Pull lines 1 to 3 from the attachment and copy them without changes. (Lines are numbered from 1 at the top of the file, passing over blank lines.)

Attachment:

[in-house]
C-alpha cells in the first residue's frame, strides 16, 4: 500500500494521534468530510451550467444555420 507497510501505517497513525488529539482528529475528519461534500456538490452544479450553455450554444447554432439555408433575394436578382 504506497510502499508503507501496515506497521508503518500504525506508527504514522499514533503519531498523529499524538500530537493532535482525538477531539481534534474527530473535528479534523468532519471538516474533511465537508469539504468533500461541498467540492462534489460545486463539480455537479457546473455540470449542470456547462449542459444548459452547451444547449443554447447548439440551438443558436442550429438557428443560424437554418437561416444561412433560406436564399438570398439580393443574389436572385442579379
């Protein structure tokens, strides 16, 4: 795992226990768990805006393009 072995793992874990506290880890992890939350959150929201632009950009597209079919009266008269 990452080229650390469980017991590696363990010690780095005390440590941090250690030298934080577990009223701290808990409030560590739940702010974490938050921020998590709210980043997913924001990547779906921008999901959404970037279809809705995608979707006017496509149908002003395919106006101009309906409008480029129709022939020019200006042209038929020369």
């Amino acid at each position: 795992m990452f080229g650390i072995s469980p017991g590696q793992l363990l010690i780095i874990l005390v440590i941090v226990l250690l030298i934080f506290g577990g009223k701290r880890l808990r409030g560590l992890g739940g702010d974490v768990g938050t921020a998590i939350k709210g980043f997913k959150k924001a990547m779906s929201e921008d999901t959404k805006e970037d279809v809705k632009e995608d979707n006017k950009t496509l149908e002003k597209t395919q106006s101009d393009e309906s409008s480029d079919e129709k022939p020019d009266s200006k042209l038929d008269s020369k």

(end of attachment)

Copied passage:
[in-house]
C-alpha cells in the first residue's frame, strides 16, 4: 500500500494521534468530510451550467444555420 507497510501505517497513525488529539482528529475528519461534500456538490452544479450553455450554444447554432439555408433575394436578382 504506497510502499508503507501496515506497521508503518500504525506508527504514522499514533503519531498523529499524538500530537493532535482525538477531539481534534474527530473535528479534523468532519471538516474533511465537508469539504468533500461541498467540492462534489460545486463539480455537479457546473455540470449542470456547462449542459444548459452547451444547449443554447447548439440551438443558436442550429438557428443560424437554418437561416444561412433560406436564399438570398439580393443574389436572385442579379
């Protein structure tokens, strides 16, 4: 795992226990768990805006393009 072995793992874990506290880890992890939350959150929201632009950009597209079919009266008269 990452080229650390469980017991590696363990010690780095005390440590941090250690030298934080577990009223701290808990409030560590739940702010974490938050921020998590709210980043997913924001990547779906921008999901959404970037279809809705995608979707006017496509149908002003395919106006101009309906409008480029129709022939020019200006042209038929020369």